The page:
The shepherds of the Neapolitan nativity scene of the 1700s: discovering this nativity art

The shepherds of the Neapolitan nativity scene of the 1700s: discovering this nativity art

Neapolitan Nativity shepherds are artistic products that come from a long tradition. Here is the handcrafted process by which they are made!

Why is the Neapolitan Nativity scene so fascinating? Every year millions of visitors want to immerse themselves in the perennial Christmas atmosphere of the Via dei Presepi (Via San Gregorio Armeno) in Naples to admire the creations of Neapolitan artists. Many factors contribute to the appeal of the Neapolitan Nativity scene: the traditional techniques handed down through the centuries, the authentic craftsmanship of the creations, and the deep meaning of the Nativity scene as a Christian symbol of Christmas and family.

The artisans who produce the Neapolitan Nativity statues-all called shepherds-are dedicated to preserving this treasure of Italian tradition. The workmanship of the statues and the production process have remained virtually unchanged throughout the centuries. Manual labor and experience are the protagonists of each stage of the workmanship.

At Holyart you will find a wide variety of Neapolitan Nativity shepherds, from the traditional style to the Arab-Palestinian style and the famous and popular 700 style.

How to make a Neapolitan nativity shepherd

The Neapolitan Nativity shepherds you find on Holyart are made following certain steps that respect the nativity tradition of Naples. The materials used are mainly terracotta and cloth; for the larger statues only the head, arms and legs are made of terracotta while the body is made of tow. The creation process involves several steps: casting, finishing, drying and firing, painting, making the glass eyes and assembling (for the larger statues), dressing, adding objects and gifts. Let’s look at each step in detail.


First, the powdered clay is diluted with water and mixed in the mill to achieve the ideal density to avoid lumps or imperfections in the statues. It is then poured inside the plaster mold. The molds are durable but, due to wear and tear caused by use, are changed after about twenty pieces are made. The clay is left inside the mold for about 20 to 90 minutes, depending on the size of the shepherd. If the clay has been diluted to the right degree, the statue will come out of the mold smooth and more easily worked.


Once taken out of the mold, the statue is allowed to rest for one day. The day after casting, it is finished by hand to remove any scraps and make the details more precise.

Drying and firing

The shepherd is then left to dry naturally until the clay becomes clear and ready for the next step of firing. The statues are fired in the kiln for another full day. Once out of the kiln, they are ready to pass into the hands of those who do the painting.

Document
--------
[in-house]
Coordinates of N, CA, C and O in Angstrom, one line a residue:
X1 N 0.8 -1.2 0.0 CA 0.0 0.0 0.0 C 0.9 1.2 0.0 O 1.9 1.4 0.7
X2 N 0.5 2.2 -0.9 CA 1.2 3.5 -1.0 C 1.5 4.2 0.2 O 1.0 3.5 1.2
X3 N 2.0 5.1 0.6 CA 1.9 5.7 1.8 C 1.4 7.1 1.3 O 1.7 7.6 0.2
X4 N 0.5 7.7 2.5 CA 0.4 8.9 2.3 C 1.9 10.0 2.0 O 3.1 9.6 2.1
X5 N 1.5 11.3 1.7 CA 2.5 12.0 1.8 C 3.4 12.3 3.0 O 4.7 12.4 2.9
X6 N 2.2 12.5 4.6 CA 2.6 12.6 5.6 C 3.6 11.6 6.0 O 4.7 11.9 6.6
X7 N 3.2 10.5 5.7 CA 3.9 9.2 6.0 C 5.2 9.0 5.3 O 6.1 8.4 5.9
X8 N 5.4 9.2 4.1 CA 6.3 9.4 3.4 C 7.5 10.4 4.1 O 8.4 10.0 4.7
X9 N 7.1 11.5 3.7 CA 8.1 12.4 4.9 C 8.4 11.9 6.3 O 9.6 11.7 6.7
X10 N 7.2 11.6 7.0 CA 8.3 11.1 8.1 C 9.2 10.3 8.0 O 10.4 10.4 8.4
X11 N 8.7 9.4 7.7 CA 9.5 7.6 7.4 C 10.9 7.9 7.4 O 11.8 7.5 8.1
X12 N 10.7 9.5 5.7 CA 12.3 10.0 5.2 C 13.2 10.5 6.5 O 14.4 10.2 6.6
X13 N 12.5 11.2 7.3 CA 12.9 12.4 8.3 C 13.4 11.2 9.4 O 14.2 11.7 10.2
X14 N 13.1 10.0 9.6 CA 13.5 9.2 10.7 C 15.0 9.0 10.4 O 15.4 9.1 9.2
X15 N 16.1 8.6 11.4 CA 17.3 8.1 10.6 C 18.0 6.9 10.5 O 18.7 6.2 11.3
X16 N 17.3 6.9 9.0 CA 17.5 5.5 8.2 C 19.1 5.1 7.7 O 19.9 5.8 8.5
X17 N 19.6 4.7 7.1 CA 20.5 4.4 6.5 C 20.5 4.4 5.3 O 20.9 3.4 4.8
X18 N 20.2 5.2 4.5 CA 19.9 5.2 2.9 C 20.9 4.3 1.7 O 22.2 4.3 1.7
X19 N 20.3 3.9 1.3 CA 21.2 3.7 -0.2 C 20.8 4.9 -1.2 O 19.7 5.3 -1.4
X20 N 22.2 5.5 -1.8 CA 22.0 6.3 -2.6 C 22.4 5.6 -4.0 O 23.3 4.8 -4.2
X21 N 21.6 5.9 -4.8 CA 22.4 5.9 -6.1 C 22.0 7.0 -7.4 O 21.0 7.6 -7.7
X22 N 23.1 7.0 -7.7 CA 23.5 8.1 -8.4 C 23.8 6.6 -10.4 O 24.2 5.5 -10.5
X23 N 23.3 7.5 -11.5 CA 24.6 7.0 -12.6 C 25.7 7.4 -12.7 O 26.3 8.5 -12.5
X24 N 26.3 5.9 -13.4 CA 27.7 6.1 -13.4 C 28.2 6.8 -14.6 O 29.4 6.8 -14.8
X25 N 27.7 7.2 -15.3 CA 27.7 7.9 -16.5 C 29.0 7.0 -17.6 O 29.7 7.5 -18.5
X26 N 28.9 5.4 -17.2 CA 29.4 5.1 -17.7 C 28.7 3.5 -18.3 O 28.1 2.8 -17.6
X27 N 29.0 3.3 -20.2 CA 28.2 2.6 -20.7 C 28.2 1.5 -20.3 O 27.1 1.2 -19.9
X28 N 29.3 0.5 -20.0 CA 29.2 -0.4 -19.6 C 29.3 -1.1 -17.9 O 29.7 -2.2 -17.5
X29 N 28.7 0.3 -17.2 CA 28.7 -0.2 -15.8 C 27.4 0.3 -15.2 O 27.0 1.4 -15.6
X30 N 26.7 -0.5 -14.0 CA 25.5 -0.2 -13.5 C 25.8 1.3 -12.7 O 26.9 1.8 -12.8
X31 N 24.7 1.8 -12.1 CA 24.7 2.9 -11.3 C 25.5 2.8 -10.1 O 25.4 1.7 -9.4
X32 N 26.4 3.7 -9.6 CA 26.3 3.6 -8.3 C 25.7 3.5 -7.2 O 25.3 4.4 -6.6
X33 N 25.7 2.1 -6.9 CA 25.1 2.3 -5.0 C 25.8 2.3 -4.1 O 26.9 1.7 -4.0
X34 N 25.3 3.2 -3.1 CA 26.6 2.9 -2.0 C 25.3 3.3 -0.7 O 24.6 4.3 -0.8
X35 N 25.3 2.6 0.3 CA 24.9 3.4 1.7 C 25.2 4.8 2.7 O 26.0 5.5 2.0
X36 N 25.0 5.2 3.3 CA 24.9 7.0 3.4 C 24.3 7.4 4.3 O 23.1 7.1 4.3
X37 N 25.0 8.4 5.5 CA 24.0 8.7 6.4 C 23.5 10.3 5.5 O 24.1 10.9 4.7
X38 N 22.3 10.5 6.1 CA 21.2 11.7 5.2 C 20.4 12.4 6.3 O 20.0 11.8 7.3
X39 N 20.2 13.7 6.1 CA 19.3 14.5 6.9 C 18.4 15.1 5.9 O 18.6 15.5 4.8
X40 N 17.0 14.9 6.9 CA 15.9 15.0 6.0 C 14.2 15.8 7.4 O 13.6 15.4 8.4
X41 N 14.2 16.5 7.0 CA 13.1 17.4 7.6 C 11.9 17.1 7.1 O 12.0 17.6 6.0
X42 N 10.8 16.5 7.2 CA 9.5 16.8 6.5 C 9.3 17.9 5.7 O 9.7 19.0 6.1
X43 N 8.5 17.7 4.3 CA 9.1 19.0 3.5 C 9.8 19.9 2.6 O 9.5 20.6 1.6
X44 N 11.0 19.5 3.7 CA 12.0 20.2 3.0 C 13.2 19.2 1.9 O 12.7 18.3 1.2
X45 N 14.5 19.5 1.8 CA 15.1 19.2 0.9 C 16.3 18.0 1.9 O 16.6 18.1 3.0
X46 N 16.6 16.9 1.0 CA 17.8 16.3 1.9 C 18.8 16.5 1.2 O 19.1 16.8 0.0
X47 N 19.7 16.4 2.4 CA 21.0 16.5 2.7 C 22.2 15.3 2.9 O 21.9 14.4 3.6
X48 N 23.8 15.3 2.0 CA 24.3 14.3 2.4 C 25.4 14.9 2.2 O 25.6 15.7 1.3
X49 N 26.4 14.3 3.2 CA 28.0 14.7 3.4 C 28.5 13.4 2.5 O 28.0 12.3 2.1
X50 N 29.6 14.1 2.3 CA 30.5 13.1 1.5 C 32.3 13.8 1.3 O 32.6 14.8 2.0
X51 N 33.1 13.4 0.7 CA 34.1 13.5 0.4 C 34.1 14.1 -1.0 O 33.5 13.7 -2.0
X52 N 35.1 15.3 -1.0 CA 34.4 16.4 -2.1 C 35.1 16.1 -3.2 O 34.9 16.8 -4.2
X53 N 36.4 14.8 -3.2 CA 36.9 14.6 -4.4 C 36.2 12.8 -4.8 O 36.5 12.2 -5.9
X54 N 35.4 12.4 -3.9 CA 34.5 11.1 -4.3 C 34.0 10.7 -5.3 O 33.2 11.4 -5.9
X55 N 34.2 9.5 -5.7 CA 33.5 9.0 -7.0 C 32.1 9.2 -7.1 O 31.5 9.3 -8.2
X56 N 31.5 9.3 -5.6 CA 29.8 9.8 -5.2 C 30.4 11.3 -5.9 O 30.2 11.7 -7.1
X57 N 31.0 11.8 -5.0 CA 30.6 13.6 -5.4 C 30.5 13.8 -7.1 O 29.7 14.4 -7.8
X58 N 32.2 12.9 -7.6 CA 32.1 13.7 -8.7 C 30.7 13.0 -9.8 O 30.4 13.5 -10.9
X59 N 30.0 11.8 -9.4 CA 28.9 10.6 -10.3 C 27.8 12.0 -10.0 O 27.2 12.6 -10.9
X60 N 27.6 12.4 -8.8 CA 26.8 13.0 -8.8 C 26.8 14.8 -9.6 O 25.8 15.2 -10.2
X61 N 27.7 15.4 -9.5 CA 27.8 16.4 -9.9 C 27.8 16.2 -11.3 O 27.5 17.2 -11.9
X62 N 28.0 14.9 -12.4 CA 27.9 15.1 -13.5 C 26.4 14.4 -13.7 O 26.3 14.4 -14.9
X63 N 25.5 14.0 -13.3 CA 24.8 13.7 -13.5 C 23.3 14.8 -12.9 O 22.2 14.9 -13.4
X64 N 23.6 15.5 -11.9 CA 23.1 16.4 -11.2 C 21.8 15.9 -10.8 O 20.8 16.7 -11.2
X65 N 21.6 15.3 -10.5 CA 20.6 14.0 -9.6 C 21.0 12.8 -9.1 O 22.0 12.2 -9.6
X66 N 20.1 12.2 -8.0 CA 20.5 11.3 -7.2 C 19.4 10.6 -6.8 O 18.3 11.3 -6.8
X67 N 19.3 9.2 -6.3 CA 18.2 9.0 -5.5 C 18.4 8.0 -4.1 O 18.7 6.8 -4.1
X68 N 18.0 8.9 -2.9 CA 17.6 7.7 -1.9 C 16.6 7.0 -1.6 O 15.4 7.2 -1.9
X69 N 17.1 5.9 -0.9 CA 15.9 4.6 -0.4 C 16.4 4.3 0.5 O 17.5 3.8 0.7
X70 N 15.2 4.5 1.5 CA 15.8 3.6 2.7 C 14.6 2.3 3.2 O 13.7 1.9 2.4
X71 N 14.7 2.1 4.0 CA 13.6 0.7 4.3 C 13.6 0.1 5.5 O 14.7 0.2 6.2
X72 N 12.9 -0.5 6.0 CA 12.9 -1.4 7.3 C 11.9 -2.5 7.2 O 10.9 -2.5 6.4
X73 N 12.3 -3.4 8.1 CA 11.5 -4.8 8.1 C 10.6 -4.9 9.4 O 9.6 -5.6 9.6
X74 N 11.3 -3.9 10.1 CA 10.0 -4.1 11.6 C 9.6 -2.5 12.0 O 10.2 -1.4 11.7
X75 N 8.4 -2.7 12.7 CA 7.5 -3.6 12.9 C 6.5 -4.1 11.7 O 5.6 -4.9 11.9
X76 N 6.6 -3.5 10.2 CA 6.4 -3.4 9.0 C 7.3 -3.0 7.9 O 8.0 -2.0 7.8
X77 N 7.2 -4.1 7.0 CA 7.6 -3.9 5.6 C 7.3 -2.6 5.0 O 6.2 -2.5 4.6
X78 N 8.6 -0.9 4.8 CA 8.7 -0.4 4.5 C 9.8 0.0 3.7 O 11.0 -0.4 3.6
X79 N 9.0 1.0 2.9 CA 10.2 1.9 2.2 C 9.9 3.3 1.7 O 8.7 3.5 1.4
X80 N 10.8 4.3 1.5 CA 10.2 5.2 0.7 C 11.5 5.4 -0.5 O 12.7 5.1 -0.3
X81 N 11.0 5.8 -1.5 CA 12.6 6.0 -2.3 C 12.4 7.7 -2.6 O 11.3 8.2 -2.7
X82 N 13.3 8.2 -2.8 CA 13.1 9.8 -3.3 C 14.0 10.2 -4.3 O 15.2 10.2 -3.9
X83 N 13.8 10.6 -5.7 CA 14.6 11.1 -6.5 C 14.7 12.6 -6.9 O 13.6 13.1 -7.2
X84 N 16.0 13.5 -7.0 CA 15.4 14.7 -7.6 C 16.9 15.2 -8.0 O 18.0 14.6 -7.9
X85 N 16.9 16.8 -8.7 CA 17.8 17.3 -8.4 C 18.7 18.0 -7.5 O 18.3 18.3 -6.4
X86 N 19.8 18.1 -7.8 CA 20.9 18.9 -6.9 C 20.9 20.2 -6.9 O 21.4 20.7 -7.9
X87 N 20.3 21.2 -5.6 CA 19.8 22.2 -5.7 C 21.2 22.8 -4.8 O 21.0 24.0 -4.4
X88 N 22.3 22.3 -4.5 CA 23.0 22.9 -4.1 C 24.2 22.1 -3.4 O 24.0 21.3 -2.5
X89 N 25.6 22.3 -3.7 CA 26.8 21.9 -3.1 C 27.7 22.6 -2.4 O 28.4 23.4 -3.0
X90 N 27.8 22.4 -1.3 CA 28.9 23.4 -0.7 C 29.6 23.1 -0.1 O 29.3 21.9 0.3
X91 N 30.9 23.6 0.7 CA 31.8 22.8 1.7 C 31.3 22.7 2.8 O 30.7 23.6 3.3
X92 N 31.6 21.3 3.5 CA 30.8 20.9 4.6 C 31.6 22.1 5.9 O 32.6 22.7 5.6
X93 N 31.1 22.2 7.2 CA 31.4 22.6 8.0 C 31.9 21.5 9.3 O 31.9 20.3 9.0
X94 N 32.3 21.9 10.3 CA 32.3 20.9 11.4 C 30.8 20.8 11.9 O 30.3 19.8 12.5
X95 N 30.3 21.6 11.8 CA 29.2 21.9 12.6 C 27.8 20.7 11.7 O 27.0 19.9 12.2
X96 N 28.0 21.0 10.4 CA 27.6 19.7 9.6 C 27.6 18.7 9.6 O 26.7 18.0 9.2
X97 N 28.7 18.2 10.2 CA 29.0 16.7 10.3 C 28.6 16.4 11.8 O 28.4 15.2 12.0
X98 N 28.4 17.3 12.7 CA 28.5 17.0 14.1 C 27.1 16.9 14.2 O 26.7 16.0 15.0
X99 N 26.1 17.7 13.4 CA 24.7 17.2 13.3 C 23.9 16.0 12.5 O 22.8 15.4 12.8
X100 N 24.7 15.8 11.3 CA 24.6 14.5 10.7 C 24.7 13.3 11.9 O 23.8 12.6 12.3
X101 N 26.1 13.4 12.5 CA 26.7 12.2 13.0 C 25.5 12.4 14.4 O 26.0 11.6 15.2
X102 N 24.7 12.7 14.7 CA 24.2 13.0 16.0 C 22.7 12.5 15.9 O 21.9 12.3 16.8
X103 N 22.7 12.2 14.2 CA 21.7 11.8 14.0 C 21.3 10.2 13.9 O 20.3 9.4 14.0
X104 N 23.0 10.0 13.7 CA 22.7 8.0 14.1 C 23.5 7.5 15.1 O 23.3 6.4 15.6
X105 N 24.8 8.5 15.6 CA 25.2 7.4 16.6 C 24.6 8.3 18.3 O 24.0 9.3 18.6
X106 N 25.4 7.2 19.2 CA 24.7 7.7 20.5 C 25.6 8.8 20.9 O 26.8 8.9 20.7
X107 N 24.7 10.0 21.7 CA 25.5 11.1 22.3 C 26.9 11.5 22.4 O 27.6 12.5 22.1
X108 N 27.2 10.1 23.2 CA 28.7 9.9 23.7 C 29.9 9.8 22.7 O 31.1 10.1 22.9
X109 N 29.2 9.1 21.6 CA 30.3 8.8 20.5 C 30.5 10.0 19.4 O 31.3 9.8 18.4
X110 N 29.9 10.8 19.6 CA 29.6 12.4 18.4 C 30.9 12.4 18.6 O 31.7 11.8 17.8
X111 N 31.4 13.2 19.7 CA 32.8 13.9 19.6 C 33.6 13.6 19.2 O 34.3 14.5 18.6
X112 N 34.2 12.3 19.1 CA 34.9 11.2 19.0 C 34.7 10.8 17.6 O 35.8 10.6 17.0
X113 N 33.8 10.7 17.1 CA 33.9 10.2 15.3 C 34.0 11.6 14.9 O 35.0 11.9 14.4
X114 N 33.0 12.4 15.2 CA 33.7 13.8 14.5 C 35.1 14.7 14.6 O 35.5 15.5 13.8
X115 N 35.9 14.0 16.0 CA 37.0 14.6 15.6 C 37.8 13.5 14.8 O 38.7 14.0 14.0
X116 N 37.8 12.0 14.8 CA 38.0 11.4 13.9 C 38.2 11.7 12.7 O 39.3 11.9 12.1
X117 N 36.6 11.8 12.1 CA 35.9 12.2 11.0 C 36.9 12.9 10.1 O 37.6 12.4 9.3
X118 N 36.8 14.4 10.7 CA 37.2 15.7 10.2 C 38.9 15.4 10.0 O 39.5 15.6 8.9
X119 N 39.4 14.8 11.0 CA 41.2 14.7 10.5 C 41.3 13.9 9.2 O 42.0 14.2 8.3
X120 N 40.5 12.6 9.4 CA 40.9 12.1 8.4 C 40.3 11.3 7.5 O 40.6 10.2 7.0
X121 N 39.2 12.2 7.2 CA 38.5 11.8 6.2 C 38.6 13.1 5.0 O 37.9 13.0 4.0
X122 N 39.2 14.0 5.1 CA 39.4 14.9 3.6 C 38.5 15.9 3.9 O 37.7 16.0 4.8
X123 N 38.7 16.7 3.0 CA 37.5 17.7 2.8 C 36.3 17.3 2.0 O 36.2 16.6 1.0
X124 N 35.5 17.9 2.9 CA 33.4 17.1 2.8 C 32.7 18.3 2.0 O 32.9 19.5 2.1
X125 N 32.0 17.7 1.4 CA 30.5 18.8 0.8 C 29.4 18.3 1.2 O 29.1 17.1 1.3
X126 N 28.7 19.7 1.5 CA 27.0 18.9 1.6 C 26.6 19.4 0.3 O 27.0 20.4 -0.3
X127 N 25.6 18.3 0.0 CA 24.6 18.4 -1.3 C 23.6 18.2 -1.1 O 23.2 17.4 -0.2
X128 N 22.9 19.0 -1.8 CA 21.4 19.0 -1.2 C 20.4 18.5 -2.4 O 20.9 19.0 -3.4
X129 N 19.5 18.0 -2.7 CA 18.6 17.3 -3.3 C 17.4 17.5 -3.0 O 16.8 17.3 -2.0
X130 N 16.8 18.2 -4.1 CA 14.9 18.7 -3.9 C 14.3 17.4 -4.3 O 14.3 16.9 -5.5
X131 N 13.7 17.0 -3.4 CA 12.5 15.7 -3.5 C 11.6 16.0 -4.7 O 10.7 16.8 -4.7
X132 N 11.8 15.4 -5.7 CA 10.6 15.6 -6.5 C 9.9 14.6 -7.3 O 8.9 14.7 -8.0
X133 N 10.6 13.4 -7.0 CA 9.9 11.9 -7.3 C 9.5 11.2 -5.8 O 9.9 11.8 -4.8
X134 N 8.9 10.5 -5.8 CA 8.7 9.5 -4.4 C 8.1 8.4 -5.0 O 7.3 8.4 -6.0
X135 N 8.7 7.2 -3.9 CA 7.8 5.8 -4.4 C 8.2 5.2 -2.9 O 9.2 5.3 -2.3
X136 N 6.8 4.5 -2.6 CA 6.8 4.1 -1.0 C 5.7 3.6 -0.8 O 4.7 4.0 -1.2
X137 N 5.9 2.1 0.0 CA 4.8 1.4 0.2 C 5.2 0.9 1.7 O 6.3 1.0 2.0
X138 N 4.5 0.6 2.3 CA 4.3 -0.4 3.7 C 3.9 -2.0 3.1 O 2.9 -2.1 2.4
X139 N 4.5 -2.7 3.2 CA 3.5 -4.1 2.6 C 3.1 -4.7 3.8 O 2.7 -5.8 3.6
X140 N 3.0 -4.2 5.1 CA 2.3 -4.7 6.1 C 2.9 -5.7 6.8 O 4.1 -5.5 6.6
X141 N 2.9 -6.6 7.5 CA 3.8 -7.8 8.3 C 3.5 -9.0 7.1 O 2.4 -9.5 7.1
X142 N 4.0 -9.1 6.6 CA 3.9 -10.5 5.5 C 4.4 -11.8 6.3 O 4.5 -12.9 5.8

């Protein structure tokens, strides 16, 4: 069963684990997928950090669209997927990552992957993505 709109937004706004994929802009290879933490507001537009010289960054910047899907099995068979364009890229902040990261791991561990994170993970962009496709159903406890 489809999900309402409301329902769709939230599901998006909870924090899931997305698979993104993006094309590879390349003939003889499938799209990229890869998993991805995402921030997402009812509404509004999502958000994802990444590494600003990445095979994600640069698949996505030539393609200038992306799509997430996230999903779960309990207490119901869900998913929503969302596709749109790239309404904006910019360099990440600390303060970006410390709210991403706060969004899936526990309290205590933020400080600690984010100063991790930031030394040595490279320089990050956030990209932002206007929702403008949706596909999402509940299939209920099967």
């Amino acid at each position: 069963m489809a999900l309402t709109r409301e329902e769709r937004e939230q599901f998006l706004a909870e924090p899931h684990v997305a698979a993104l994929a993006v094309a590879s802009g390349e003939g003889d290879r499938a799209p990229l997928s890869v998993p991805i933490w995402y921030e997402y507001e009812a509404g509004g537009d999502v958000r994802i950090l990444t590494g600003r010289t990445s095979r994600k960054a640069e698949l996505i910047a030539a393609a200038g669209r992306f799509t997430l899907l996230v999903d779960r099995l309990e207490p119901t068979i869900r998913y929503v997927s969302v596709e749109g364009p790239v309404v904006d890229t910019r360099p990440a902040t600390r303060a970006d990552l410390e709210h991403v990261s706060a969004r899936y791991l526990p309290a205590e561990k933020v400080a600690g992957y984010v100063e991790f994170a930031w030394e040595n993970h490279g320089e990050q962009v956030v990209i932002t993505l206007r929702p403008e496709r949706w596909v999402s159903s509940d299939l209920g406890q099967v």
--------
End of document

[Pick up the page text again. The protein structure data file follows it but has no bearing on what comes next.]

Each piece is hand-painted with color fields and details. Artisans use brushes to spread the color on the terracotta statues. Next comes aging, a secret process that makes the colors more expressive and gives characteristic hues. After that, the pieces are cleaned and polished.

Glass eyes

In the larger statues, the eyes are not painted but made of glass. They are made from small glass spheres cut into four parts and painted inside to recreate the effect of the black pupil on the colored iris; these are inserted into the orbital cavities of the pastor’s head. The eyelids and the surrounding facial area are reconstructed by hand. This workmanship is typical of 18th-century Neapolitan statues and requires skill and experience.


Larger statues are assembled: head, arms, and legs are attached to the previously made body of tow and molded into the appropriate position for the character.


During the dressing, the specific character of the made statue emerges. The clothes are made from fabrics treated with vinyl glue and water, modeled on the shepherds’ bodies by hand. Once the glue dries, which remains transparent, the clothes retain the position in which they were modeled. Each statue is dressed according to the character it is meant to represent. The cloth is shaped around the arms, legs, and shoulders, and the folds create the realistic effect typical of the Neapolitan Nativity scene.

Fabrics are sourced in different places and at different times, the availability of fabrics of a certain color or pattern changes: this is also why each statue is a unique and unrepeatable object.

For the 700-style statues, on the other hand, the clothes are sewn directly onto the body of the pastor.

Objects and gifts

Some shepherds are then complemented with gifts, that is, all the external attributes that characterize the character: faggots, animals, pitchers, bread baskets, and sacks made in miniature and applied by hand. Among the characters of the Neapolitan Nativity are traditionally recurring figures-such as Benino, the sleeping shepherd, or the various vendors-and more folkloric figures.

After this last step, the shepherd is complete and ready to inhabit the enthusiasts’ nativity scene.